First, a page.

The Sun at solar maximum imaged by the EIS telescope on the Hinode mission. Image credit: JAXA/UKSA/NASA/Ignacio Ugarte Urra

Jun 5, 2014 The solar max is here

Sen—The Sun features regularly in news stories at the moment. Explosions (called solar flares) and eruptions (called coronal mass ejections) that are produced in its atmosphere capture our attention because they are both beautiful and dangerous. They cause stormy weather in the space around the Earth, that we call space weather, which can severely disrupt the technology that modern society relies on. But something else has been happening on the Sun in the last few years that is much more subtle and hard to see. It’s something I’ve been following with the Hinode satellite and it’s related to the Sun’s global magnetic field.

Hinode is a Japanese satellite that has three telescopes onboard, including a spectrometer called EIS that was built by a consortium led by my group at UCL. It’s the mission that I am most heavily involved with at the moment and it gives us a great view of the Sun in the visible, ultraviolet and X-ray parts of the electromagnetic spectrum. It’s a satellite that can also measure the Sun’s magnetic field and this is what I have had my eye on.

The Sun’s magnetic field pulses in strength and complexity over an 11-year cycle—it’s the very slow heartbeat of the Sun. In recent years the Sun has been in the rise phase of its cycle and I have been eagerly waiting for the maximum of the cycle to be reached. This is a time when flares and coronal mass ejections are at their most frequent. It’s also a time when the whole magnetic field of the Sun reverses its orientation—signaling that the peak is here.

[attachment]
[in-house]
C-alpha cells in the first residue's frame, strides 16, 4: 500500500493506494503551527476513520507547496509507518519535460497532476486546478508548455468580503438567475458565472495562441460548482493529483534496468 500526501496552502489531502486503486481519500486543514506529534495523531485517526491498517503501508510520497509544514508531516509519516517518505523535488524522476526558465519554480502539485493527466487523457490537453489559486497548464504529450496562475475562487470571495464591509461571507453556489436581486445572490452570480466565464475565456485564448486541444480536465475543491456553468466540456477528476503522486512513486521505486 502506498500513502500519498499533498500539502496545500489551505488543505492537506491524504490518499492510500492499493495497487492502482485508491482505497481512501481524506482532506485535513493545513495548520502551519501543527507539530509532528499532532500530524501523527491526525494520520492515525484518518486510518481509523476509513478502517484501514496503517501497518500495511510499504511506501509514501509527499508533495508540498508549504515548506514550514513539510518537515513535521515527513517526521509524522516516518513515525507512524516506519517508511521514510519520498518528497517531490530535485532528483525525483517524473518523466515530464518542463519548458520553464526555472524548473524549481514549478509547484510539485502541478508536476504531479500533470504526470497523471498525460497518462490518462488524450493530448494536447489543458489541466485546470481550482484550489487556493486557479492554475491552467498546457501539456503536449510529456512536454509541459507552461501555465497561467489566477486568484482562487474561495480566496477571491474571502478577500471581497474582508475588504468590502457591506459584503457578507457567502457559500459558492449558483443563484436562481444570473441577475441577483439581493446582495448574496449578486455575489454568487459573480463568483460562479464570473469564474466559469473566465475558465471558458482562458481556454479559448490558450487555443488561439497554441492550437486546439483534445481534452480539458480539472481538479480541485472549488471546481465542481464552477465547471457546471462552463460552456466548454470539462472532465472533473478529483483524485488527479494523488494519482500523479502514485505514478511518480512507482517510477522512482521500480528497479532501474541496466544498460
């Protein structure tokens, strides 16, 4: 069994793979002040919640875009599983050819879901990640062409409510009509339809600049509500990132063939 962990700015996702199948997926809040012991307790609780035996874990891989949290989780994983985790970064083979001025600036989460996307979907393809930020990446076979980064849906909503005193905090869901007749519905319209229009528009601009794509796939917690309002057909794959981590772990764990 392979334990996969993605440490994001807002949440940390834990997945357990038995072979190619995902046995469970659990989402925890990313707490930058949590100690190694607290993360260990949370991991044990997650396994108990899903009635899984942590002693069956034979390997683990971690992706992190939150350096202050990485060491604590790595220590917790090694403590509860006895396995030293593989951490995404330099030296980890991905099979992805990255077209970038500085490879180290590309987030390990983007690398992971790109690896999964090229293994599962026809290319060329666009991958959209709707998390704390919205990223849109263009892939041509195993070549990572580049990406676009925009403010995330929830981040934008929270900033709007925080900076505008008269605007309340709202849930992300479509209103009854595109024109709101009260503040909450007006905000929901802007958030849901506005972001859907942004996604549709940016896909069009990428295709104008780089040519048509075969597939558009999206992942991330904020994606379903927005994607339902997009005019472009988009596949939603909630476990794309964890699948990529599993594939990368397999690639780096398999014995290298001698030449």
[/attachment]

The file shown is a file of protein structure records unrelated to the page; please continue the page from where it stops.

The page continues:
The Solar Optical Telescope (SOT) on Hinode has been monitoring the Sun’s magnetic field with a particular focus on the poles. Globally the Sun’s magnetic field is like that of a bar magnet with a north and south magnetic pole which are seen at the heliographic poles. This is where the reversal is seen—what was the north magnetic pole becomes a south pole and vice versa. This reversal is driven by a slow migration of tiny patches of magnetic field from decaying sunspots that get carried to the poles by fluid flows near the solar surface. Once there, they overwhelm and replace the previous magnetic polarity. It’s hard to see these magnetic patches, but SOT is a superb telescope and it has given a great view of the small patches of magnetic field accumulating at the Sun’s poles.

It’s been interesting to watch the poles changing with Hinode. The observations have shown that this process isn’t a mirror image in both hemispheres—both poles don’t reverse at the same time. Also, the reversal didn’t happened at the time when solar maximum was predicted to occur (mid-2013) by a range of forecasters. Hinode observations showed that the north heliographic pole started to reverse its magnetic polarity back in 2012, in advance of the predicted solar max, whilst the magnetic field at the south heliographic pole is lagging behind and is only just flipping now. The Sun may be taking its time, but the polar reversal shows us that solar max is here.

The Sun at solar minimum

The Sun at solar minimum imaged by the EIS telescope on the Hinode mission. Image credit: JAXA/UKSA/NASA/Ignacio Ugarte Urra

The Sun at solar maximum

The Sun at solar maximum imaged by the EIS telescope on the Hinode mission. Image credit: JAXA/UKSA/NASA/Ignacio Ugarte Urra

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